Campus Corner

Wichita State beats Missouri State 69-59 in MVC quarterfinals

Quarterfinal victories are routine for Wichita State in the Missouri Valley Conference Tournament. Now for the real obstacle, the one that regularly seems to frustrate the Shockers and their fans in the Scottrade Center.

Second-seeded Wichita State defeated seventh-seeded Missouri State 69-59 on Friday. The Shockers (25-7) move into the semifinals, a traditional pit of despair for highly seeded WSU teams. It is 1-6 in semifinal games since 2003. Four times, it failed to advance past Saturday as a No. 1 or No. 2 seed.

WSU’s first priority on Friday was to end a two-game losing streak in which its defense faltered. With its identity restored, the Shockers can take on the rest of the tournament with a newly fortified bench and continued rebounding dominance.

“We’re getting back to the roots, back to defensive intensity,” forward Jake White said. “Everyone is starting to communicate again and we’re really playing well.”

Missouri State (11-21) stayed in the game at the foul line, making 23 free throws. The Shockers shut down their half-court offense by keeping the Bears out of the lane and forcing them to shoot a lot of guarded three-pointers. They missed 14 of 18 and shot 37.2 percent from the field. While they pushed WSU until the final minutes, the Bears couldn’t get closer than six points in the final six minutes.

The Shockers out-rebounded the Bears 43-24, grabbing 20 offensive rebounds and scoring 22 second-chance points. Carl Hall led WSU with 18 points and 12 rebounds. Ron Baker, returning from a stress fracture that sidelined him since Dec. 13, scored 15 points in 19 minutes.

“We simply couldn’t keep them off the glass,” MSU coach Paul Lusk said. “Their best offense sometimes is a missed shot and it certainly was true today.”

Valley Freshman of the Year Marcus Marshall led MSU with 25 points. He made 13 of 16 free throws and 4 of 10 threes.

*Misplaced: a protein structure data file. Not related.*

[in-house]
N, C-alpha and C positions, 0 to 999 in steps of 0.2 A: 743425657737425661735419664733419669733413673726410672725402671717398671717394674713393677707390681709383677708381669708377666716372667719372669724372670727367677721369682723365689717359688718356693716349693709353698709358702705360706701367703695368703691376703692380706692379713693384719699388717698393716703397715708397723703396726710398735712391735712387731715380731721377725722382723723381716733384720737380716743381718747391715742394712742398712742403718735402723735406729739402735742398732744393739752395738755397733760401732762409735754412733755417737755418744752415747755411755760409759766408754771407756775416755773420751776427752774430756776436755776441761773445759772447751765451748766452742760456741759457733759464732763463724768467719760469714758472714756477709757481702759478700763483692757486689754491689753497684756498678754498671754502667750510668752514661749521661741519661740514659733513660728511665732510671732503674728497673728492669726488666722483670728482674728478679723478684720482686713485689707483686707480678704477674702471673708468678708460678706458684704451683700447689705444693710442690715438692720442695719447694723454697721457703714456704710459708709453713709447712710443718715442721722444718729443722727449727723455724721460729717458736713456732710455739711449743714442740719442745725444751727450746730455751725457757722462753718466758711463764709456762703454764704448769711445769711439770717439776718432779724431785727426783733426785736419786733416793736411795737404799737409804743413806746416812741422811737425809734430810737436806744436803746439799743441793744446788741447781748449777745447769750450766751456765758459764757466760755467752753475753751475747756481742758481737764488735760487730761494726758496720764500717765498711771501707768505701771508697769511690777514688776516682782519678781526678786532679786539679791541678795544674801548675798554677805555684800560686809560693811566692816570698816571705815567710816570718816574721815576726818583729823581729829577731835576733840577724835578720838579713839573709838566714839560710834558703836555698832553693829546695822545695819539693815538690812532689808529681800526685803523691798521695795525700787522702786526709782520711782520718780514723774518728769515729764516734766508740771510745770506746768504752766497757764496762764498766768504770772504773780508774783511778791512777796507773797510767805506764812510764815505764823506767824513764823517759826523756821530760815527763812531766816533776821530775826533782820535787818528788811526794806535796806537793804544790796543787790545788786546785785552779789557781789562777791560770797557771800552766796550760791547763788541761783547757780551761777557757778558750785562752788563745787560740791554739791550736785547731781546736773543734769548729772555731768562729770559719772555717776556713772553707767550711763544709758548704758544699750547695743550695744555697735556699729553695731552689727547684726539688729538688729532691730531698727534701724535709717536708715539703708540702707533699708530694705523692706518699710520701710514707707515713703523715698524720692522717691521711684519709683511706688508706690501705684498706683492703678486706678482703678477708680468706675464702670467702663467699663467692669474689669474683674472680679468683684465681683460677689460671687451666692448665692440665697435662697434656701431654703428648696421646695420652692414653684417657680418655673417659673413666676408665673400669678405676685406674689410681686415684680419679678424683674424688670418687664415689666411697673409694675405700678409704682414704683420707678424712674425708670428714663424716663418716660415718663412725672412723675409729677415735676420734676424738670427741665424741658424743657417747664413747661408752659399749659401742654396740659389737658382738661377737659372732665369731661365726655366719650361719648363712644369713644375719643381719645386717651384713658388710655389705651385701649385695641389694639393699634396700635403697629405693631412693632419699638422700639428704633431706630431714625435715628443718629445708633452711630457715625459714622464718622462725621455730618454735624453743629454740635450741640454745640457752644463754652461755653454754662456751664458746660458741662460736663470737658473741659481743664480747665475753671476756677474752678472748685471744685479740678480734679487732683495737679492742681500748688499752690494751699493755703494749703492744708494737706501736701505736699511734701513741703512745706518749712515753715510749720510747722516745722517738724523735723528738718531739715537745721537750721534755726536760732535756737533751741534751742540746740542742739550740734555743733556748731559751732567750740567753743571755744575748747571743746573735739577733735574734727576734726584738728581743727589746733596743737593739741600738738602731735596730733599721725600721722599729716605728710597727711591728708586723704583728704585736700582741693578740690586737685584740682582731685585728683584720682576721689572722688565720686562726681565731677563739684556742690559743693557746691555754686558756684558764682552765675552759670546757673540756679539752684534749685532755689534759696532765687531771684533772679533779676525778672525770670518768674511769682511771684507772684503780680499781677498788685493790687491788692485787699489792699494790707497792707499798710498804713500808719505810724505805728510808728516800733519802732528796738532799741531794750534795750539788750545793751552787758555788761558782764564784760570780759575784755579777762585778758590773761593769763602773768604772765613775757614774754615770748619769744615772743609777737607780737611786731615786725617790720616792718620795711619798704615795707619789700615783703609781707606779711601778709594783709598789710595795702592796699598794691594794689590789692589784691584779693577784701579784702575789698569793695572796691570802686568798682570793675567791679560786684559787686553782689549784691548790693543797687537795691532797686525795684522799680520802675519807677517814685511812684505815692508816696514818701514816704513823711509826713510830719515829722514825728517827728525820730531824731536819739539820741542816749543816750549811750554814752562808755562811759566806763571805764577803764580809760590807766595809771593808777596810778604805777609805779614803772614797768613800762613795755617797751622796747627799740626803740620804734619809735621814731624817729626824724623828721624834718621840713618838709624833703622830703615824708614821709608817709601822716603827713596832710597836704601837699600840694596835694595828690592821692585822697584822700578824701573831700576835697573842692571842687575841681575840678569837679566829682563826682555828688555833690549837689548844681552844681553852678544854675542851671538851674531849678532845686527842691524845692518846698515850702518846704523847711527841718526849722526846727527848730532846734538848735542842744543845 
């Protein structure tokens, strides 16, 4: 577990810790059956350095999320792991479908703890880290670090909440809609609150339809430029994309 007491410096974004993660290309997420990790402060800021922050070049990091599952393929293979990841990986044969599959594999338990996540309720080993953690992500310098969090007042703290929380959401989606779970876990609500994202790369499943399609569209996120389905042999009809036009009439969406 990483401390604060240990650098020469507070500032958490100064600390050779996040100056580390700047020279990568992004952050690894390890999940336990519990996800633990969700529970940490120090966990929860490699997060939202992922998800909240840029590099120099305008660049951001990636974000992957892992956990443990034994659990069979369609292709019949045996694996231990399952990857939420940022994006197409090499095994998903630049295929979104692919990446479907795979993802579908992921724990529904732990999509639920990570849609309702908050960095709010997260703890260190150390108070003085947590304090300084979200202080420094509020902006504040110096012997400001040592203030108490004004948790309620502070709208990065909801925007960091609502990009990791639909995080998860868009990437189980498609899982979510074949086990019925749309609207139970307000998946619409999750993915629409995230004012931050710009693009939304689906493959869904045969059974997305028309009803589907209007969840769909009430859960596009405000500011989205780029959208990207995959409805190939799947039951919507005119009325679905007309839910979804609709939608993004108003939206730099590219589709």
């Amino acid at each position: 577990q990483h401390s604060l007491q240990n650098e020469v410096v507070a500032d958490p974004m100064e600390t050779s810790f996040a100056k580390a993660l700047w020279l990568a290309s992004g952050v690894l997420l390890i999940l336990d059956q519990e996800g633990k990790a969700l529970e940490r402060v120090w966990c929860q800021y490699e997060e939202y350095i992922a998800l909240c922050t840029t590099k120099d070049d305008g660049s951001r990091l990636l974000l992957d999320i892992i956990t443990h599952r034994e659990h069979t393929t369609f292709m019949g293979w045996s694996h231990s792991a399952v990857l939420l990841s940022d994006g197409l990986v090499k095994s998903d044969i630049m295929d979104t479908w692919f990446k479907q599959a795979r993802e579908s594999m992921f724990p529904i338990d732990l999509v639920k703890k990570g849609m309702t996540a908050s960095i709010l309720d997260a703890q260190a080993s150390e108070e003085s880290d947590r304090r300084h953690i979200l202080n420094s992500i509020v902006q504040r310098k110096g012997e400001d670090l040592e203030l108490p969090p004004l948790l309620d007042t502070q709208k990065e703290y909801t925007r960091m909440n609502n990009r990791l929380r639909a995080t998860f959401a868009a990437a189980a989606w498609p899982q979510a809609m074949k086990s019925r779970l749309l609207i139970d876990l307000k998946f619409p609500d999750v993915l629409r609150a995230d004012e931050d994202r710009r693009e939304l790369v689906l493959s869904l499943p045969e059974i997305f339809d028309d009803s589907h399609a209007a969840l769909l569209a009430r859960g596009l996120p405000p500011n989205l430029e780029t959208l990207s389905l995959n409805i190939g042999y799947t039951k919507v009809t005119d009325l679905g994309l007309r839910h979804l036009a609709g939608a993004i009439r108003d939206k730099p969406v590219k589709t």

Baker energized WSU’s offense with his shooting — 3 of 5 from behind the arc — and his passing. The Shockers left most everything else to Hall and Jake White, who pushed the smaller Bears around in the lane. White scored nine points and grabbed eight rebounds, four on the offensive end. Several times they teamed up to rebound the other’s miss and keep possessions alive until one of them scored.

“(Hall) goes to the glass every single time, so normally he brings two or three people with him just to try and box him out,” White said. “That leaves the weak side open a lot and I just capitalized on that.”

The Bears, despite tired legs from Thursday’s game, stayed close and Marshall’s three tied the game 46-all with 7:56 remaining. Hall’s offensive rebound led to a jumper for White to start an 8-0 run. Fred VanVleet added a three and Baker’s layup, on an assist from White, made it 54-46 with 5:45 to play.

Big plays from reserves — White, VanVleet and Baker — helped WSU all night. Its bench produced 36 points, even with leading scorer Cleanthony Early returning to the starting lineup.

“We were deeper, because we added Ron Baker back to the fold,” WSU coach Gregg Marshall said. “We had tremendous production from guys who played 10 to 15 minutes a game. Tonight, they played a little more.”

The Shockers fell behind early in the first half, a victim of poor shooting. Their defense and rebounding took over late in the half and the Shockers led 29-24 at the break.

WSU close the half on an 8-1 run. Nick Wiggins tied the game 23-all on a jumper by Wiggins. Baker scored on an assist from Malcolm Armstead and Wiggins’ runner gave the Shockers a 27-23 lead. After a Bears foul shot, Hall’s putback made it 29-24.

WSU missed all eight of its three-pointers in the first half, but their size advantage paid off with a 12-rebound edge and 10 second-chance points on nine offensive rebounds. Hall scored seven points, grabbing four offensive boards.

The bench gave the Shockers a big lift. Marshall went to his reserves early in the half. They scored 17 points, and that was without Early’s usual contribution, since he started.